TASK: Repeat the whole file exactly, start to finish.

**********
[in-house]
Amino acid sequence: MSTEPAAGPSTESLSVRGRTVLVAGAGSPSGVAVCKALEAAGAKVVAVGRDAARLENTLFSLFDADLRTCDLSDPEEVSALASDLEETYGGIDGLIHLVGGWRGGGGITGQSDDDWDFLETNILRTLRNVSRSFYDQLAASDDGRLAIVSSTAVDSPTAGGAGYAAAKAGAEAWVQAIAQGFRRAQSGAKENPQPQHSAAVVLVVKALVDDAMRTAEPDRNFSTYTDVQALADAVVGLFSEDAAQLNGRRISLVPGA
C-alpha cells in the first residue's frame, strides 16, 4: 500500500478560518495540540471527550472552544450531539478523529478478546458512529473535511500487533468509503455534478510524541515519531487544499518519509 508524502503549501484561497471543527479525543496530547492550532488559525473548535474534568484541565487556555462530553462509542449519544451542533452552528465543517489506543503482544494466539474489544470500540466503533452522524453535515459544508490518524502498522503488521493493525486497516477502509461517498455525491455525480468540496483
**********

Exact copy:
[in-house]
Amino acid sequence: MSTEPAAGPSTESLSVRGRTVLVAGAGSPSGVAVCKALEAAGAKVVAVGRDAARLENTLFSLFDADLRTCDLSDPEEVSALASDLEETYGGIDGLIHLVGGWRGGGGITGQSDDDWDFLETNILRTLRNVSRSFYDQLAASDDGRLAIVSSTAVDSPTAGGAGYAAAKAGAEAWVQAIAQGFRRAQSGAKENPQPQHSAAVVLVVKALVDDAMRTAEPDRNFSTYTDVQALADAVVGLFSEDAAQLNGRRISLVPGA
C-alpha cells in the first residue's frame, strides 16, 4: 500500500478560518495540540471527550472552544450531539478523529478478546458512529473535511500487533468509503455534478510524541515519531487544499518519509 508524502503549501484561497471543527479525543496530547492550532488559525473548535474534568484541565487556555462530553462509542449519544451542533452552528465543517489506543503482544494466539474489544470500540466503533452522524453535515459544508490518524502498522503488521493493525486497516477502509461517498455525491455525480468540496483